Rick Anderson September 08, 2012 at 10:08 PM
There are 3,000,000 jobs that cannot be filled in America. That alone should suggest something about what is going on in America in more ways than not. These are very good paying jobs that require a technical background or a college education.
Brain Drain from abroad to US is one reason for high productivity.These highly educated people with engineering,science,medical degrees are FREE OF COST to USA--as they got their education abroad paid by foreign countries. So inspite of US educated people listed below many countries--we make up with Immigrants with talent. Remember Albert Einstein: He was an immigrant from Germany.His English accent was funny.
Max September 10, 2012 at 07:55 PM
Yes, in the past we had an immigration policy based on quotas from certain countries and regions of the world. There was also strong emphasis on the contribution a particular person was thought capable of making to our culture. Those days are long passed. Today, we let anybody in from anywhere, it seems. Our immigration policy may not be the cause of our problems, but it is one factor making the solutions more difficult. Whereas in the past we tended to hold on to foreign students who came here for the best available education in the world, now these students are going back to their home countries with their new degrees -- because that is where the fortunes are to be made today. The USA began its inexorable retreat from a position at the top when our government abdicated its responsibility to protect our economy and allowed production and jobs to be shipped overseas to cheap labor markets. As we are getting more and more used to seeing, greed triumphed over responsible leadership. And all this started well before the Bushes, so let's not put on the partisan blinders while examining the problem. Both parties are complicit in selling out this country. The modern definition of Treason shouldn't require the existence of a state of hostilities in which to provide "aid and comfort to the enemy". Countries are as often destroyed by debt as by war, and "the enemy" doesn't always fly a foreign flag.
Kate Bennett September 13, 2012 at 02:34 PM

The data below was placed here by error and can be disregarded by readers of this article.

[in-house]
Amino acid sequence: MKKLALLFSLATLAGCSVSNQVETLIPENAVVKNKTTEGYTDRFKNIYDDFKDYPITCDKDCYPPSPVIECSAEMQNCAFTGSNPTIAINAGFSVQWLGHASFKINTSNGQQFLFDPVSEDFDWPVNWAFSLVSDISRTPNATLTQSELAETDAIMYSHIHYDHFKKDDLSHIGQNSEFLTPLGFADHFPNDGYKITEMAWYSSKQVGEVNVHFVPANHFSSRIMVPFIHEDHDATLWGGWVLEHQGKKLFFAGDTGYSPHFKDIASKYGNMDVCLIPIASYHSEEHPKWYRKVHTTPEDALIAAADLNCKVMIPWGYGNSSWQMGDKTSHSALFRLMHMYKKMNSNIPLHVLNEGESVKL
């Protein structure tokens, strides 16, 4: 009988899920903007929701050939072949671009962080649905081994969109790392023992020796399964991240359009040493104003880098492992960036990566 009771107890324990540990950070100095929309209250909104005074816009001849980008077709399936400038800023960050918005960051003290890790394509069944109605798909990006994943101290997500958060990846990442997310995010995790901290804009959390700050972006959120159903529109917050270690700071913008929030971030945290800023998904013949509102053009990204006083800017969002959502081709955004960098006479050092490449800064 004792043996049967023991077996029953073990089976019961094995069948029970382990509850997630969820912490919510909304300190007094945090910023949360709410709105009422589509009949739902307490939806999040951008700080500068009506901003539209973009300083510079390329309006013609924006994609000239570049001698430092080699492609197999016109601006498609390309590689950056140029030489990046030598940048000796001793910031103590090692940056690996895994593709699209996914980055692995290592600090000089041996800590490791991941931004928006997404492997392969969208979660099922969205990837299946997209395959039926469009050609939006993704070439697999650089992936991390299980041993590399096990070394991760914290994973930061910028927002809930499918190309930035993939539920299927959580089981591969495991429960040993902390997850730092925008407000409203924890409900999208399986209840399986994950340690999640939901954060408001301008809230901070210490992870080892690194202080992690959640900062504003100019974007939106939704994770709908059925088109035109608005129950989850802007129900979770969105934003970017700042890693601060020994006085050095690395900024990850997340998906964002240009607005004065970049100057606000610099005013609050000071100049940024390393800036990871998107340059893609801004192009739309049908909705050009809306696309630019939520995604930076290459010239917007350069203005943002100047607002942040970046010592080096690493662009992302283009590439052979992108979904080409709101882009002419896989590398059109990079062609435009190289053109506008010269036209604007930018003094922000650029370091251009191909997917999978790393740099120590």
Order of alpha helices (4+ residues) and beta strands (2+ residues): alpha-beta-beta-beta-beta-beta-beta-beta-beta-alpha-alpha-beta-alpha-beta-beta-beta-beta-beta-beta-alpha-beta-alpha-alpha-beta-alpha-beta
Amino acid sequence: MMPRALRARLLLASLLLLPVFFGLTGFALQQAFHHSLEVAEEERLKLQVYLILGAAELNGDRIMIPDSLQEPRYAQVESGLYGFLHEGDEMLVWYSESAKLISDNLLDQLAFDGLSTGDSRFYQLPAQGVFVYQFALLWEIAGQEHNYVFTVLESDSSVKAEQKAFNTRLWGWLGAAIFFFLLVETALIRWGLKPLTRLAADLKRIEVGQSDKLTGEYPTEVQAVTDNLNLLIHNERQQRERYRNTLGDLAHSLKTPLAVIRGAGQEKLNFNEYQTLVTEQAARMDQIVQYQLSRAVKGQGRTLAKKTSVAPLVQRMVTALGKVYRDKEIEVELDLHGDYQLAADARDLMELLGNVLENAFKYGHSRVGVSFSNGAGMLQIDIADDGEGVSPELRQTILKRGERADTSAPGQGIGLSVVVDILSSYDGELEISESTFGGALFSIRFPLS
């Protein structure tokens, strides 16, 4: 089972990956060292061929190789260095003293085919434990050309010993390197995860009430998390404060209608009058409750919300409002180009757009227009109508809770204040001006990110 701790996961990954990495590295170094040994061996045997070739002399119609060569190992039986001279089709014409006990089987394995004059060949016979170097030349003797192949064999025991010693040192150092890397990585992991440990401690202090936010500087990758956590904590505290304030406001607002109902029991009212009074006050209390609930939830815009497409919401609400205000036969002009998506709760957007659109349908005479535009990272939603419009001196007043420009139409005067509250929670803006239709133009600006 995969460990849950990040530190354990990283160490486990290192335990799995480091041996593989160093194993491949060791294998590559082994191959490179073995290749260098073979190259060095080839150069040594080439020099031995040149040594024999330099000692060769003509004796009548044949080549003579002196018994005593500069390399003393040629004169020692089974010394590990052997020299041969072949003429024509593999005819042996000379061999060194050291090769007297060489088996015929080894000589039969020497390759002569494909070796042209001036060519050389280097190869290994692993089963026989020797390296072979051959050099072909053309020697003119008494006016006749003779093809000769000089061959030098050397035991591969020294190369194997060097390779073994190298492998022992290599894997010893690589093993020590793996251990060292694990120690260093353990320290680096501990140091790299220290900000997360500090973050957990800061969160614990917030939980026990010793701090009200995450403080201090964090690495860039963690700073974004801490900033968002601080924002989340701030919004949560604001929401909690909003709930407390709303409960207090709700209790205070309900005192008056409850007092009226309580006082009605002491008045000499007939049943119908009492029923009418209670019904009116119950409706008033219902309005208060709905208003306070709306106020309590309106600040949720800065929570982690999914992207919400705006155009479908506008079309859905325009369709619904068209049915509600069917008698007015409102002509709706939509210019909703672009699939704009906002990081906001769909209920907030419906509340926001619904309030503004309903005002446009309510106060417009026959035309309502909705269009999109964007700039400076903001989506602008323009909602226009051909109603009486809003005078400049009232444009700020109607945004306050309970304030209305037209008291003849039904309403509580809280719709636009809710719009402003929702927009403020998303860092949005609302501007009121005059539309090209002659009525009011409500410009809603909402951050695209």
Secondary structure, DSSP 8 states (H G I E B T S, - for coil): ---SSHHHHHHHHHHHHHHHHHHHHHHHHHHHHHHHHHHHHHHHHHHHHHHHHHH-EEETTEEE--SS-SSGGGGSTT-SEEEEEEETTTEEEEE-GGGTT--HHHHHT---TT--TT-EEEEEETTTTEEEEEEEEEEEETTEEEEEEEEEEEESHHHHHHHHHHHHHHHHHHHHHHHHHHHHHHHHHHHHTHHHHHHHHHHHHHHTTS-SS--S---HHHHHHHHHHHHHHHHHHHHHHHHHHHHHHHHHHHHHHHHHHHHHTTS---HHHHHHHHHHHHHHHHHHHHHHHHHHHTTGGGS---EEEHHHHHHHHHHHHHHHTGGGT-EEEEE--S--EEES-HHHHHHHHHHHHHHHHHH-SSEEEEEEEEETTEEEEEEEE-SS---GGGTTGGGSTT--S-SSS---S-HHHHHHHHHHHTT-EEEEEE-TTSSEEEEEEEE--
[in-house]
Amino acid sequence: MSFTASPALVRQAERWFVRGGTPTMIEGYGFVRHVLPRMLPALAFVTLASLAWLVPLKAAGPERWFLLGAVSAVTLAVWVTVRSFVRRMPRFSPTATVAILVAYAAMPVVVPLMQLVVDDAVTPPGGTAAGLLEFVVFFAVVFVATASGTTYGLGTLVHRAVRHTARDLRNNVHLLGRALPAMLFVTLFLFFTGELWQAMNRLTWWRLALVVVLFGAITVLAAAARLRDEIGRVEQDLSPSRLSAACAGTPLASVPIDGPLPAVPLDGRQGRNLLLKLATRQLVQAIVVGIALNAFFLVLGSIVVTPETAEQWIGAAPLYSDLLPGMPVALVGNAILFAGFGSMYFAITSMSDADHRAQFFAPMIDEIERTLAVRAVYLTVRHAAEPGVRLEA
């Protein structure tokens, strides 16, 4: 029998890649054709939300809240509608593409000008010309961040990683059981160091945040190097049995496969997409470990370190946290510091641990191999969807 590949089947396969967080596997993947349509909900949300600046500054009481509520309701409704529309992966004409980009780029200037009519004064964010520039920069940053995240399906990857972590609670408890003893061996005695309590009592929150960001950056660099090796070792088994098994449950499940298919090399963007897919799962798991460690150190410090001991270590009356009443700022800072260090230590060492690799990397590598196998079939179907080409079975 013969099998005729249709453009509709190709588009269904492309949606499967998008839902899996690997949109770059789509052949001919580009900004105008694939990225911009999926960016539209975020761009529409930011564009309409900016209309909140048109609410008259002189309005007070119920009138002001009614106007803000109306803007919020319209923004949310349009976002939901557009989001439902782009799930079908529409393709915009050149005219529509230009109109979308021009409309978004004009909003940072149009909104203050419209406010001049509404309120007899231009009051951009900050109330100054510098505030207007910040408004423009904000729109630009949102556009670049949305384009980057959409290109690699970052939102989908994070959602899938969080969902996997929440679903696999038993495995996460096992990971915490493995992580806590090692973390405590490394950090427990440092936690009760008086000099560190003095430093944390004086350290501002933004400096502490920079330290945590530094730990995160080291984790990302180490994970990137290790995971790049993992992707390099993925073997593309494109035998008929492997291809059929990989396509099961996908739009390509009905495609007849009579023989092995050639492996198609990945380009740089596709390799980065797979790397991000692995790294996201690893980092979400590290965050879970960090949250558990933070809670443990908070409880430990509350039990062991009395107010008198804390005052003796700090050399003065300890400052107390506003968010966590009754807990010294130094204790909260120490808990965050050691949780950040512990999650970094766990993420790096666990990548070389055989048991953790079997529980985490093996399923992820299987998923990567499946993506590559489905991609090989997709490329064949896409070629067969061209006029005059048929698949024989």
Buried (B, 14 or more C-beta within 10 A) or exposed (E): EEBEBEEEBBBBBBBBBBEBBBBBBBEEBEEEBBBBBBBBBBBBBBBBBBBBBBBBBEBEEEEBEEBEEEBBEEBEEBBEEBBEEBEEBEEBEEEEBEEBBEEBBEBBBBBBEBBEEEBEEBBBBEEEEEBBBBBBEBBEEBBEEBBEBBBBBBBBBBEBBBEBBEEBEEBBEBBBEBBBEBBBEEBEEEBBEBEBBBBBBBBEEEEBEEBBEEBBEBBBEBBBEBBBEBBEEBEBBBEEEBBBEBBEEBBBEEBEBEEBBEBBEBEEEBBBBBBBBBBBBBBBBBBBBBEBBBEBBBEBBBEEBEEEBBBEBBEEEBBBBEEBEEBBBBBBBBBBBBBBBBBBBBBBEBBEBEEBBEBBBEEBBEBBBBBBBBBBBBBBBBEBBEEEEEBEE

I more meant that we always try to cut spending, but uising the same old tried and true tricks. If we did something like solar panels, at least we would be trying something new. It's been years that we (as a society) have been cutting pay, and this time it's teachers. I just don't think it's going to help if we keep doing it.
Kate Bennett September 13, 2012 at 02:36 PM
I don't see the cheap labor running out, unless there is some kind of global labor movement. If China decides it wants better pay, the manufacturers can just move their sweatshops elsewhere. It's sad but true.
Kate Bennett September 13, 2012 at 02:37 PM
I think solar would be great! Job creating, planet saving, clean energy producing. What's not to love?! However, I am not sure I agree that American corporations are sitting on their cash, waiting for the fog to clear in DC. I think they are sitting on their cash because they don't want to spend it.
Kate Bennett September 13, 2012 at 02:46 PM
Well, there kind of is a shortage of money, as it's all sitting in the hands of a few. Productivity is only a wealth creator for those who already have it. For those of us who makes wages, productivity doesn't do us much good. If we could find a way to get credit opened up a bit for small businesses, people with great ideas might be able to start business.
Kate Bennett September 13, 2012 at 02:48 PM
I am not sure I agree with the immigration piece, but certainly both parties are to blame for our economy. While I would love to chuck Bush under the bus on this one, I can't ignore Clinton repealing Glass-Steagal, or Reagan starting the whole trickle down myth. Each administration in my lifetime has added one more piece of the problem.